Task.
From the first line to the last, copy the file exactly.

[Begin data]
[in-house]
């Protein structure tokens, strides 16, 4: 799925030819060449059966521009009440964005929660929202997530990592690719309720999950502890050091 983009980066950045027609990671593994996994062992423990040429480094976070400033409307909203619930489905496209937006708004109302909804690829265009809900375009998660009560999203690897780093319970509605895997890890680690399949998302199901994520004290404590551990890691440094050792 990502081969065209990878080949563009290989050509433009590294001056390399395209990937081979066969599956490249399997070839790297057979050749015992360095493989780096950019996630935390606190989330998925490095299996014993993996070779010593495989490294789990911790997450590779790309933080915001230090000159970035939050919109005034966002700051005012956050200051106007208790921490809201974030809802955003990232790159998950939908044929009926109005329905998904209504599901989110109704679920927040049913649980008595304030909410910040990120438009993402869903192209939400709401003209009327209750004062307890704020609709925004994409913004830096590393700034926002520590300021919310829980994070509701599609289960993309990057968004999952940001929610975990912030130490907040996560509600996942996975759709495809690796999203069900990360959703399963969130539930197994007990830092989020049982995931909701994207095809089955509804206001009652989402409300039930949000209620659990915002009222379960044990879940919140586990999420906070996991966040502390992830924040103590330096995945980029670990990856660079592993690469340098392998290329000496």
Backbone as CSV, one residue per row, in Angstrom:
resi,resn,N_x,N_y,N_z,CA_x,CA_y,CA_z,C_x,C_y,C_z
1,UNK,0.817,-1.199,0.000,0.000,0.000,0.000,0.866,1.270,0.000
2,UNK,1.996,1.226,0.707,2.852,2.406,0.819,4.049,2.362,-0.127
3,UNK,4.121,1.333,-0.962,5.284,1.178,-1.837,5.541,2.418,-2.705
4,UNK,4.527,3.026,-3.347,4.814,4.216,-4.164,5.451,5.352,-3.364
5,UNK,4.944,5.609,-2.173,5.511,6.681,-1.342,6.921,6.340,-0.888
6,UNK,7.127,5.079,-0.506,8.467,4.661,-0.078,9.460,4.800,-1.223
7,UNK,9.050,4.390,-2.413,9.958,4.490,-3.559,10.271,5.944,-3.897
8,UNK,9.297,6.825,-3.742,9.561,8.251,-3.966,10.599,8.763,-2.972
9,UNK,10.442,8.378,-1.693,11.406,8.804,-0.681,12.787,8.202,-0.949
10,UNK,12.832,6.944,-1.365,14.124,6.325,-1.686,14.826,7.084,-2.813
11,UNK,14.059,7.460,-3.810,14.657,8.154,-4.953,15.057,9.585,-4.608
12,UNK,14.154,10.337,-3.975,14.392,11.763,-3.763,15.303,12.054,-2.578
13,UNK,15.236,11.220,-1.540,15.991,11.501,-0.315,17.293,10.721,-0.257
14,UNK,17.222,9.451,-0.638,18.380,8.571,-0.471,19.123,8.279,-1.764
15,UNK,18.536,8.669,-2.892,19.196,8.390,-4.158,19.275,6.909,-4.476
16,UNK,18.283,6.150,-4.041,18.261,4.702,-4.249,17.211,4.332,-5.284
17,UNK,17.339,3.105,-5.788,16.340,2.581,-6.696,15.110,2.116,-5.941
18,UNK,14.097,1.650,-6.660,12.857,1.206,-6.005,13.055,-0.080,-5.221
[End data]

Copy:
[in-house]
């Protein structure tokens, strides 16, 4: 799925030819060449059966521009009440964005929660929202997530990592690719309720999950502890050091 983009980066950045027609990671593994996994062992423990040429480094976070400033409307909203619930489905496209937006708004109302909804690829265009809900375009998660009560999203690897780093319970509605895997890890680690399949998302199901994520004290404590551990890691440094050792 990502081969065209990878080949563009290989050509433009590294001056390399395209990937081979066969599956490249399997070839790297057979050749015992360095493989780096950019996630935390606190989330998925490095299996014993993996070779010593495989490294789990911790997450590779790309933080915001230090000159970035939050919109005034966002700051005012956050200051106007208790921490809201974030809802955003990232790159998950939908044929009926109005329905998904209504599901989110109704679920927040049913649980008595304030909410910040990120438009993402869903192209939400709401003209009327209750004062307890704020609709925004994409913004830096590393700034926002520590300021919310829980994070509701599609289960993309990057968004999952940001929610975990912030130490907040996560509600996942996975759709495809690796999203069900990360959703399963969130539930197994007990830092989020049982995931909701994207095809089955509804206001009652989402409300039930949000209620659990915002009222379960044990879940919140586990999420906070996991966040502390992830924040103590330096995945980029670990990856660079592993690469340098392998290329000496």
Backbone as CSV, one residue per row, in Angstrom:
resi,resn,N_x,N_y,N_z,CA_x,CA_y,CA_z,C_x,C_y,C_z
1,UNK,0.817,-1.199,0.000,0.000,0.000,0.000,0.866,1.270,0.000
2,UNK,1.996,1.226,0.707,2.852,2.406,0.819,4.049,2.362,-0.127
3,UNK,4.121,1.333,-0.962,5.284,1.178,-1.837,5.541,2.418,-2.705
4,UNK,4.527,3.026,-3.347,4.814,4.216,-4.164,5.451,5.352,-3.364
5,UNK,4.944,5.609,-2.173,5.511,6.681,-1.342,6.921,6.340,-0.888
6,UNK,7.127,5.079,-0.506,8.467,4.661,-0.078,9.460,4.800,-1.223
7,UNK,9.050,4.390,-2.413,9.958,4.490,-3.559,10.271,5.944,-3.897
8,UNK,9.297,6.825,-3.742,9.561,8.251,-3.966,10.599,8.763,-2.972
9,UNK,10.442,8.378,-1.693,11.406,8.804,-0.681,12.787,8.202,-0.949
10,UNK,12.832,6.944,-1.365,14.124,6.325,-1.686,14.826,7.084,-2.813
11,UNK,14.059,7.460,-3.810,14.657,8.154,-4.953,15.057,9.585,-4.608
12,UNK,14.154,10.337,-3.975,14.392,11.763,-3.763,15.303,12.054,-2.578
13,UNK,15.236,11.220,-1.540,15.991,11.501,-0.315,17.293,10.721,-0.257
14,UNK,17.222,9.451,-0.638,18.380,8.571,-0.471,19.123,8.279,-1.764
15,UNK,18.536,8.669,-2.892,19.196,8.390,-4.158,19.275,6.909,-4.476
16,UNK,18.283,6.150,-4.041,18.261,4.702,-4.249,17.211,4.332,-5.284
17,UNK,17.339,3.105,-5.788,16.340,2.581,-6.696,15.110,2.116,-5.941
18,UNK,14.097,1.650,-6.660,12.857,1.206,-6.005,13.055,-0.080,-5.221